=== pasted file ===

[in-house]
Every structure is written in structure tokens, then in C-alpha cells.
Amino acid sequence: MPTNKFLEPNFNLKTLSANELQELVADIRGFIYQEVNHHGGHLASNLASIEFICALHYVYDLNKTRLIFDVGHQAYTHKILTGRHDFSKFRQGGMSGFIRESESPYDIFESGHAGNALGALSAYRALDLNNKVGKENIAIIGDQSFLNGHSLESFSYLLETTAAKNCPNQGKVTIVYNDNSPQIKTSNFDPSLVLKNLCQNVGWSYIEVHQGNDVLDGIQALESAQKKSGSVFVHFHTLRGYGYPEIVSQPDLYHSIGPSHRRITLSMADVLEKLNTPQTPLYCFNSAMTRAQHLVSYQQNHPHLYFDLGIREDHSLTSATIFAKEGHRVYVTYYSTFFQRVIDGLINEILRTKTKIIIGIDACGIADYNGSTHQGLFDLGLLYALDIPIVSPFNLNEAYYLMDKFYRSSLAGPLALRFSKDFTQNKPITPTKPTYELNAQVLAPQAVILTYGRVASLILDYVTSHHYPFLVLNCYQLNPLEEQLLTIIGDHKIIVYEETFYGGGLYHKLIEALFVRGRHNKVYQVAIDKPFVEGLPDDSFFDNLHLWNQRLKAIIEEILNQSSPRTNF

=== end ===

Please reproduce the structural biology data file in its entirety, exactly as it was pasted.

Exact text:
[in-house]
Every structure is written in structure tokens, then in C-alpha cells.
Amino acid sequence: MPTNKFLEPNFNLKTLSANELQELVADIRGFIYQEVNHHGGHLASNLASIEFICALHYVYDLNKTRLIFDVGHQAYTHKILTGRHDFSKFRQGGMSGFIRESESPYDIFESGHAGNALGALSAYRALDLNNKVGKENIAIIGDQSFLNGHSLESFSYLLETTAAKNCPNQGKVTIVYNDNSPQIKTSNFDPSLVLKNLCQNVGWSYIEVHQGNDVLDGIQALESAQKKSGSVFVHFHTLRGYGYPEIVSQPDLYHSIGPSHRRITLSMADVLEKLNTPQTPLYCFNSAMTRAQHLVSYQQNHPHLYFDLGIREDHSLTSATIFAKEGHRVYVTYYSTFFQRVIDGLINEILRTKTKIIIGIDACGIADYNGSTHQGLFDLGLLYALDIPIVSPFNLNEAYYLMDKFYRSSLAGPLALRFSKDFTQNKPITPTKPTYELNAQVLAPQAVILTYGRVASLILDYVTSHHYPFLVLNCYQLNPLEEQLLTIIGDHKIIVYEETFYGGGLYHKLIEALFVRGRHNKVYQVAIDKPFVEGLPDDSFFDNLHLWNQRLKAIIEEILNQSSPRTNF